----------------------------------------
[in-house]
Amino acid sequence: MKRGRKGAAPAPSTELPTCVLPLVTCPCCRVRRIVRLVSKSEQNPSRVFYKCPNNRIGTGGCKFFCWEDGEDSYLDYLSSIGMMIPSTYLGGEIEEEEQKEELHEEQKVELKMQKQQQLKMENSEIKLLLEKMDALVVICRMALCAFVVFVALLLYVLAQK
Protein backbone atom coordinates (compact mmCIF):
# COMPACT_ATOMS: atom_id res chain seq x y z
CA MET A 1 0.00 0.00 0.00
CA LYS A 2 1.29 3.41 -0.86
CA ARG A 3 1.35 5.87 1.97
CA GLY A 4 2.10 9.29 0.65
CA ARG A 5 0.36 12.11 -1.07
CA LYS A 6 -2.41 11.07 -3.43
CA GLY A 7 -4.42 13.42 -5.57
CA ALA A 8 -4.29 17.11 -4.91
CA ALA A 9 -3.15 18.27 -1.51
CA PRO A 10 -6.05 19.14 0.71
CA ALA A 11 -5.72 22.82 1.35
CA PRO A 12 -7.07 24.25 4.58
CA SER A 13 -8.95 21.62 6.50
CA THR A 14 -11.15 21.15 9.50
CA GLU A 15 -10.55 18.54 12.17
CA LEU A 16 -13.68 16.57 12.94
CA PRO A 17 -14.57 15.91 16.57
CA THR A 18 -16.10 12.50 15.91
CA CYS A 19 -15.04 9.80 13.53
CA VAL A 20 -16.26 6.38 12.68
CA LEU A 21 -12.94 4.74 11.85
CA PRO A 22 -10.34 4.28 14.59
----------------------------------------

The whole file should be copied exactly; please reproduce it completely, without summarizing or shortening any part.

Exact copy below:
[in-house]
Amino acid sequence: MKRGRKGAAPAPSTELPTCVLPLVTCPCCRVRRIVRLVSKSEQNPSRVFYKCPNNRIGTGGCKFFCWEDGEDSYLDYLSSIGMMIPSTYLGGEIEEEEQKEELHEEQKVELKMQKQQQLKMENSEIKLLLEKMDALVVICRMALCAFVVFVALLLYVLAQK
Protein backbone atom coordinates (compact mmCIF):
# COMPACT_ATOMS: atom_id res chain seq x y z
CA MET A 1 0.00 0.00 0.00
CA LYS A 2 1.29 3.41 -0.86
CA ARG A 3 1.35 5.87 1.97
CA GLY A 4 2.10 9.29 0.65
CA ARG A 5 0.36 12.11 -1.07
CA LYS A 6 -2.41 11.07 -3.43
CA GLY A 7 -4.42 13.42 -5.57
CA ALA A 8 -4.29 17.11 -4.91
CA ALA A 9 -3.15 18.27 -1.51
CA PRO A 10 -6.05 19.14 0.71
CA ALA A 11 -5.72 22.82 1.35
CA PRO A 12 -7.07 24.25 4.58
CA SER A 13 -8.95 21.62 6.50
CA THR A 14 -11.15 21.15 9.50
CA GLU A 15 -10.55 18.54 12.17
CA LEU A 16 -13.68 16.57 12.94
CA PRO A 17 -14.57 15.91 16.57
CA THR A 18 -16.10 12.50 15.91
CA CYS A 19 -15.04 9.80 13.53
CA VAL A 20 -16.26 6.38 12.68
CA LEU A 21 -12.94 4.74 11.85
CA PRO A 22 -10.34 4.28 14.59